The specific legal issue before the Supreme Court in Brownback is fairly technical, and thus difficult to summarize concisely. In essence, the Court must decide whether a statute known as the Federal Tort Claims Act prevents King from pursuing a Bivens claim against the officers.

Given the Court’s recently expressed hostility toward Bivens — and because Brownback is likely to be heard by an even more conservative Court than the one that decided Hernandez — there is a very real risk that Brownback could be used as a vehicle to overrule Bivens in its entirety, thereby leaving King without any remedy against the officers who mistook him for someone else, with violent consequences.

Government officials could be forced to compensate “religious liberty” plaintiffs

Tanzin v. Tanvir, which the Court will hear on Tuesday, presents a direct conflict between the conservative values pressed by the Fulton plaintiffs and the conservative disdain for decisions like that of Bivens — which, again, held that federal law enforcement officers could be sued directly — that is likely to animate the Court’s decision in Brownback.

Like Brownback, Tanzin arose from allegations of civil rights violations by federal law enforcement officers. Muhammad Tanvir says he was approached by two FBI agents who asked him “whether he had anything he ‘could share’ with the FBI about the American Muslim community.” After Tanvir declined to become an informant, those agents allegedly threatened him with deportation and placed him on the no-fly list.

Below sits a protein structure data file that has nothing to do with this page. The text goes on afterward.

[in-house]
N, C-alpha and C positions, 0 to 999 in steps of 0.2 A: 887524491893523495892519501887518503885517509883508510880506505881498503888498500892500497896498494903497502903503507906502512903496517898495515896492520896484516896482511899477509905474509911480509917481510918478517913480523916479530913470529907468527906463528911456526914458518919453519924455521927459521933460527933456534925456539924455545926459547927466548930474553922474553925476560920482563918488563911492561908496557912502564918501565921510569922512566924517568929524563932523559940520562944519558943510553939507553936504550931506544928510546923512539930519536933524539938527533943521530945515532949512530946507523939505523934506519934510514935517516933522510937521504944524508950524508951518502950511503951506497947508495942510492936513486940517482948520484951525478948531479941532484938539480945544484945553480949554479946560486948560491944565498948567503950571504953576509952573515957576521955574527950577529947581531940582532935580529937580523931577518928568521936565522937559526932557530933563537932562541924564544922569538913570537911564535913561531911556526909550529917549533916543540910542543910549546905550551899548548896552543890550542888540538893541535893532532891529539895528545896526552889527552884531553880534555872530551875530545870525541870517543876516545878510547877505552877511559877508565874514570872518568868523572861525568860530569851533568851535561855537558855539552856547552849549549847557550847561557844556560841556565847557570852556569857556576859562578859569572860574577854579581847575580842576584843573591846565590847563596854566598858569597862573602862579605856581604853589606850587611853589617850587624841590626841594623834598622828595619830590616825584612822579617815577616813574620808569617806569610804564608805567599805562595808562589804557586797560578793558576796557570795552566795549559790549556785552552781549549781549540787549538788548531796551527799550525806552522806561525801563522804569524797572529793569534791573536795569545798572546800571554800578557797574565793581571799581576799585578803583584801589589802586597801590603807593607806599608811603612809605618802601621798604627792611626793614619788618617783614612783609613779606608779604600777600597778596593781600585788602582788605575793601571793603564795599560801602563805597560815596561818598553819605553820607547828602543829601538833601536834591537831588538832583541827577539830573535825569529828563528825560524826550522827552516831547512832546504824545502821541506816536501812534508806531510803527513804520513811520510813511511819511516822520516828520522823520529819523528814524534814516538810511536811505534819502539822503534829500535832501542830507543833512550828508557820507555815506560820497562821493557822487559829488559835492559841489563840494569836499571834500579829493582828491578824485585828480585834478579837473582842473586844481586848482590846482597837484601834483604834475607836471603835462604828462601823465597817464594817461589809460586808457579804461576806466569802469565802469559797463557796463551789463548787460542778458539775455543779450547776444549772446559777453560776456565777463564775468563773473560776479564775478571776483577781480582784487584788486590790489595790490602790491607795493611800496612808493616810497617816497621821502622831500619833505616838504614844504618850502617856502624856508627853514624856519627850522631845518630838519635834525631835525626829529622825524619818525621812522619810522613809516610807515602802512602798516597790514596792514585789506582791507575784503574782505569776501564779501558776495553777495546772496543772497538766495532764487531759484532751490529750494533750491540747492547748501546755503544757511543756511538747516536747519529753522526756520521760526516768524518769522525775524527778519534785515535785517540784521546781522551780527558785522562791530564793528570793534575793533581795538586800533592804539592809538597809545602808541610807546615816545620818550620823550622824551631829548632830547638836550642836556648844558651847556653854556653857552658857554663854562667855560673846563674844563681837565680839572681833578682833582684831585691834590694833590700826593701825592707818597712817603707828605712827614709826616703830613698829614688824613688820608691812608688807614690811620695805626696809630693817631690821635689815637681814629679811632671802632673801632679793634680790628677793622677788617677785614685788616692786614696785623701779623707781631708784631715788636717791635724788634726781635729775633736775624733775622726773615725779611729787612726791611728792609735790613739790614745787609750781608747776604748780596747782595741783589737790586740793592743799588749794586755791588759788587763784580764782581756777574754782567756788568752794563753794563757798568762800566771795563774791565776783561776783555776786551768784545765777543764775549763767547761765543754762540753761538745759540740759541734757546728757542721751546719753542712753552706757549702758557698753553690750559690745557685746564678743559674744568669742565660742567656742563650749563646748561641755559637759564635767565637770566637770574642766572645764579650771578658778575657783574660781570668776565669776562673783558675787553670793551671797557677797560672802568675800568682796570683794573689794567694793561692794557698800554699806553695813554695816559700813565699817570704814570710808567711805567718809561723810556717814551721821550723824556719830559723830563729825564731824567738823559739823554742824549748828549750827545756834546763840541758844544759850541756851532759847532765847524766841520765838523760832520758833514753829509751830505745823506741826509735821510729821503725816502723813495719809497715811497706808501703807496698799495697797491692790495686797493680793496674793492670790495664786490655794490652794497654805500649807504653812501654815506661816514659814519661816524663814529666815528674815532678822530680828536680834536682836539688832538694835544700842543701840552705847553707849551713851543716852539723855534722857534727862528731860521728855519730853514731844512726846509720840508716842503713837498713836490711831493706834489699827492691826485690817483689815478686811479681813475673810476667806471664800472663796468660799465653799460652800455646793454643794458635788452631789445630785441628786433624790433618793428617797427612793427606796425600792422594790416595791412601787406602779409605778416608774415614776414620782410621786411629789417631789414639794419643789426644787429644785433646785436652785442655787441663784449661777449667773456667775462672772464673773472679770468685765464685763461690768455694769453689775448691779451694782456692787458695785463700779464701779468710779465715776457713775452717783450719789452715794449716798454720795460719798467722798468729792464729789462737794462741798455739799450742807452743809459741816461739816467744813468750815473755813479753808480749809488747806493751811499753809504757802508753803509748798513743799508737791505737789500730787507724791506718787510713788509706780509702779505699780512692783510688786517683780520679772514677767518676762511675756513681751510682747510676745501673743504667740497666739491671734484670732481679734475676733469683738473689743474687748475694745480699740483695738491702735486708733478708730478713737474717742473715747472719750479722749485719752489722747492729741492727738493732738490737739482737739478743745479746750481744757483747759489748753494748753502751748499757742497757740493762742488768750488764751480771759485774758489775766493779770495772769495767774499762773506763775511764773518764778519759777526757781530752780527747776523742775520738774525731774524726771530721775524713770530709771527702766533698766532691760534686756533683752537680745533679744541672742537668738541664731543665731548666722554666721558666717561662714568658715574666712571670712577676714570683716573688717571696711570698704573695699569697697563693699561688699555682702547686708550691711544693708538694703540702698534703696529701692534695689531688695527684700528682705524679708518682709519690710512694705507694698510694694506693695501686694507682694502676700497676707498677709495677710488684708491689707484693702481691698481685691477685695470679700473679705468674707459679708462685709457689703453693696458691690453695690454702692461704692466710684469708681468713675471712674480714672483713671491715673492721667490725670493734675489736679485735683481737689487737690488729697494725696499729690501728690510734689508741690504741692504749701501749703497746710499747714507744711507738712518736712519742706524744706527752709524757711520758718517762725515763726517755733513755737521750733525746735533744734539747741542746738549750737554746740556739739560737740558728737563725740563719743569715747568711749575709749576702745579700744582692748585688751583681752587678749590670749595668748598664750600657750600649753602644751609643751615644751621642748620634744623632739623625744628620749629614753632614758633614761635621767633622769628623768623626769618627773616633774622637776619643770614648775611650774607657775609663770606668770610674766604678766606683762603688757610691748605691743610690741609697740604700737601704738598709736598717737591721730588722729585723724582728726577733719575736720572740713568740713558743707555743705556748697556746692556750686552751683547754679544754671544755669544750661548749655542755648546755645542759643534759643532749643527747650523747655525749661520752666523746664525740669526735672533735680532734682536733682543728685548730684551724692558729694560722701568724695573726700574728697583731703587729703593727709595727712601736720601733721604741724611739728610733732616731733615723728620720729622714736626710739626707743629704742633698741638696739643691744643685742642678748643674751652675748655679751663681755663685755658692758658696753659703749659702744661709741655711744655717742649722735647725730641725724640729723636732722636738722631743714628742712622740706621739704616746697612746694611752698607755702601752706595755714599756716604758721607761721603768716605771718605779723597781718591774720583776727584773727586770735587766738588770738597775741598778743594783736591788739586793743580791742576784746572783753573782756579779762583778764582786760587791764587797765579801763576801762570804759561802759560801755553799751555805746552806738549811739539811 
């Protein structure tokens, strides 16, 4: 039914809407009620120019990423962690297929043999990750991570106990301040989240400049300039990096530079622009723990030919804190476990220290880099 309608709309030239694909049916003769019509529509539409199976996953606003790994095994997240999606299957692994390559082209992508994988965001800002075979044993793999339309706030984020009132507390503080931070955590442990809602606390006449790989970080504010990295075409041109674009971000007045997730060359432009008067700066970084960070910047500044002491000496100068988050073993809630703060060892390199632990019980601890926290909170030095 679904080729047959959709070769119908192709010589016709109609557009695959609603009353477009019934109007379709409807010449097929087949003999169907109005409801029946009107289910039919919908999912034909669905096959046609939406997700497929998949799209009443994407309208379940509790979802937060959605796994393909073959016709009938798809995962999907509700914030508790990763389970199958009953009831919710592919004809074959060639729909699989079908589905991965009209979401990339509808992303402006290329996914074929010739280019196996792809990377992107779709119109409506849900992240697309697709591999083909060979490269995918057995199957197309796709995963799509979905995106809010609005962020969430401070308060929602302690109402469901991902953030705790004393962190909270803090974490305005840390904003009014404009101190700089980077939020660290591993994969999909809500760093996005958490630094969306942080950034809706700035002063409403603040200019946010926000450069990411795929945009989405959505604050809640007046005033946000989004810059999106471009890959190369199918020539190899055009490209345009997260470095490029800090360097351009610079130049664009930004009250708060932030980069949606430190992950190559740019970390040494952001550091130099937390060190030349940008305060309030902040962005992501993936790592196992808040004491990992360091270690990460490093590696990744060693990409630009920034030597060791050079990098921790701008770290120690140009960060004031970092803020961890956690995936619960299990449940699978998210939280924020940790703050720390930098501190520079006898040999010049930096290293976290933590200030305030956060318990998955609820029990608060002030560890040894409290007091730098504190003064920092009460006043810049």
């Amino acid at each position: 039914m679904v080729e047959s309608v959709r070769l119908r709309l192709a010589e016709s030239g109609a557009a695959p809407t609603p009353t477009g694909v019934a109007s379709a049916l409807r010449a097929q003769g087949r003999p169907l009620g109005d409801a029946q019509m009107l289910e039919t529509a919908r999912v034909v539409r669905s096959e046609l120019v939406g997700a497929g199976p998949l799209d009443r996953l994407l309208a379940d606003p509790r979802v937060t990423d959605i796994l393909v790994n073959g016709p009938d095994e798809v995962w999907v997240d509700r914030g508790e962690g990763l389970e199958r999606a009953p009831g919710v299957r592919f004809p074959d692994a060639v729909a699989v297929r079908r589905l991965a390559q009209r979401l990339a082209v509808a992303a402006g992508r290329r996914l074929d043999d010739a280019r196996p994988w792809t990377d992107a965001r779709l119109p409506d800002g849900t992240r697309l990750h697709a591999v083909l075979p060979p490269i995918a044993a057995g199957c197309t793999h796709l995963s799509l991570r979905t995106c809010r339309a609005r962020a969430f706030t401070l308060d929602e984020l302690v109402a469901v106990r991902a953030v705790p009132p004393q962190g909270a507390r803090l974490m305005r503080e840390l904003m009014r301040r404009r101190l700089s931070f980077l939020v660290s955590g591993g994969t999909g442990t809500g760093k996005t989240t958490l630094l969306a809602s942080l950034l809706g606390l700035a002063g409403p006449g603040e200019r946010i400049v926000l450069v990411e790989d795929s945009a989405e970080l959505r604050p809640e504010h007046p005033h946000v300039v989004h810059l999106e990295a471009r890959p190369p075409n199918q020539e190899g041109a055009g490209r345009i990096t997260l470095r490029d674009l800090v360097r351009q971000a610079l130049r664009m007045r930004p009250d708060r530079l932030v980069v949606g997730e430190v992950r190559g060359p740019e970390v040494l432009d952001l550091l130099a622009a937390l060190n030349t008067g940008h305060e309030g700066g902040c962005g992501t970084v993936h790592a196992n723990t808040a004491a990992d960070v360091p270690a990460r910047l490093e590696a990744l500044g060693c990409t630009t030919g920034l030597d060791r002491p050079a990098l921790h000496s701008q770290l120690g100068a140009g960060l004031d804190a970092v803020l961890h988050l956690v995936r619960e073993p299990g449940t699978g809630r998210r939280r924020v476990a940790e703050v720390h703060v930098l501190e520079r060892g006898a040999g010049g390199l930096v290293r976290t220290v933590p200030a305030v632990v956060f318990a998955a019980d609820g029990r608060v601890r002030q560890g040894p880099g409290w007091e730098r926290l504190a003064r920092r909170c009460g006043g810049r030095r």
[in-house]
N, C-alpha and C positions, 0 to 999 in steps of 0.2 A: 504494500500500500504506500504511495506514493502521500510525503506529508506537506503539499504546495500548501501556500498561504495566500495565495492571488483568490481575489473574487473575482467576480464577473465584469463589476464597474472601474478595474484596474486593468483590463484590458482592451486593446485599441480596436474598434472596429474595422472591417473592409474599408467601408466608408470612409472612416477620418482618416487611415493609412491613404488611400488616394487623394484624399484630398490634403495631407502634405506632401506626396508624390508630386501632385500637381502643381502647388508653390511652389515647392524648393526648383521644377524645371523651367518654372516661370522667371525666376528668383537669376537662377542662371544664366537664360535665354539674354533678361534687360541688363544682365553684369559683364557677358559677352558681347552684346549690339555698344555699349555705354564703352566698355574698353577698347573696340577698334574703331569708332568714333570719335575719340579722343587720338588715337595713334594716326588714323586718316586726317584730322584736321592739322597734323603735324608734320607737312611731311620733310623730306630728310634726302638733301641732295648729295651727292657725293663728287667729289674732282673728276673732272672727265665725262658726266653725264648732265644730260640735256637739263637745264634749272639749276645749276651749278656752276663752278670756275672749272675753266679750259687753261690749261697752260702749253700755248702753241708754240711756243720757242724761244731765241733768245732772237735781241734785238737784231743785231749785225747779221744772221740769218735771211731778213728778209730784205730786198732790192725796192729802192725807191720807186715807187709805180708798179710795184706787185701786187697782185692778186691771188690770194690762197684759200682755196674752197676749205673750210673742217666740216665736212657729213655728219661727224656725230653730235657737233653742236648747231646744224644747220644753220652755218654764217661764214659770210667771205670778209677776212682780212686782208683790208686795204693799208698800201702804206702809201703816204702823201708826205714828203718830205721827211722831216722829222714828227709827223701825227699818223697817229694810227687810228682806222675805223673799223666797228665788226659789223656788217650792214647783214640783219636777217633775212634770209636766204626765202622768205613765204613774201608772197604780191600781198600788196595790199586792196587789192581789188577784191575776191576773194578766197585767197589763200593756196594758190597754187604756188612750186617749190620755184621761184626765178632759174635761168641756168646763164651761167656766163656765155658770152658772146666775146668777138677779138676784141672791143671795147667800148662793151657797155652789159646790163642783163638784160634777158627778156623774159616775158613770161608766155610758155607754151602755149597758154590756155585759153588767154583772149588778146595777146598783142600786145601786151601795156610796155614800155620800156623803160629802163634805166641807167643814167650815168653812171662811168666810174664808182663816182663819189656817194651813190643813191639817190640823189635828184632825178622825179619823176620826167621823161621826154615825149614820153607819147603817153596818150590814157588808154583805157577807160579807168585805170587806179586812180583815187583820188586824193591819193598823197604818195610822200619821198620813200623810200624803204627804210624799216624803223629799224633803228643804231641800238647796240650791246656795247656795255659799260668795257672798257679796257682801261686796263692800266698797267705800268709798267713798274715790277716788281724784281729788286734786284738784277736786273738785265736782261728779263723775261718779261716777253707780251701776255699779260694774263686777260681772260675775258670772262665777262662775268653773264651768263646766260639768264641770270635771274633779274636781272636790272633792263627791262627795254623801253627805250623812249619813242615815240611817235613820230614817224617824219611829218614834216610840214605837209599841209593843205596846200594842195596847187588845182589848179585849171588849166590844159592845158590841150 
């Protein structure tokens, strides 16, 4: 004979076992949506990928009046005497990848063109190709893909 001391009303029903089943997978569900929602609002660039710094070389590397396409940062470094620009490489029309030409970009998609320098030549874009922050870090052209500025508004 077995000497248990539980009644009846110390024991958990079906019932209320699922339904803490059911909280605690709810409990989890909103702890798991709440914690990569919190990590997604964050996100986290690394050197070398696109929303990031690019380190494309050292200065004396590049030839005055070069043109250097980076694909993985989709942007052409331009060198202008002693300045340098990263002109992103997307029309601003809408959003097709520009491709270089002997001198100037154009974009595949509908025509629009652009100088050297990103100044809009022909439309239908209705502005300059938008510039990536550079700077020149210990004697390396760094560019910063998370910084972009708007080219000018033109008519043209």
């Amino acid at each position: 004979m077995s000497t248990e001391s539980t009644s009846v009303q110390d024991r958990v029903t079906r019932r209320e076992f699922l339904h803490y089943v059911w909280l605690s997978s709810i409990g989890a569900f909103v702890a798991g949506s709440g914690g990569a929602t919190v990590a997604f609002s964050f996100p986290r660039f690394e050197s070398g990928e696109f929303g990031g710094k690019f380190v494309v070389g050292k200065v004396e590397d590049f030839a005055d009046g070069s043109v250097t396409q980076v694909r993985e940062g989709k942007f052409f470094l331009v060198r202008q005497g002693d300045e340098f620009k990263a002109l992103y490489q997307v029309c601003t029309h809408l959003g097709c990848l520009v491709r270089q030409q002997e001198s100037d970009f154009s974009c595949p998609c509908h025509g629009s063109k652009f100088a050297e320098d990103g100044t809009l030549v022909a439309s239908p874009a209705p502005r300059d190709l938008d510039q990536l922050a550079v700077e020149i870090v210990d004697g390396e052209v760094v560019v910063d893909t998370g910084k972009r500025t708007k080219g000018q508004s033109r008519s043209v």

Because he was placed on the list, Tanvir also claims that he was unable to fly to see his ailing mother in Pakistan and that he had to quit a job as a long-haul trucker because he could no longer fly home to New York after a one-way delivery.

The legal issue in Tanzin is whether the Religious Freedom Restoration Act, which governs many federal religious liberty claims, permits Tanvir to directly sue the FBI agents who allegedly violated his civil rights. Thus, the conservative justices will have to choose between expanding the power of plaintiffs who allege their religious rights were violated and protecting federal law enforcement officers from liability.

Liberals are also likely to be conflicted about the proper result in Tanzin. Though the facts of this particular case involve a Muslim man who was allegedly abused by law enforcement, a ruling in Tanvir’s favor could also subject federal officials who enforce anti-discrimination laws against conservative Christians to personal liability.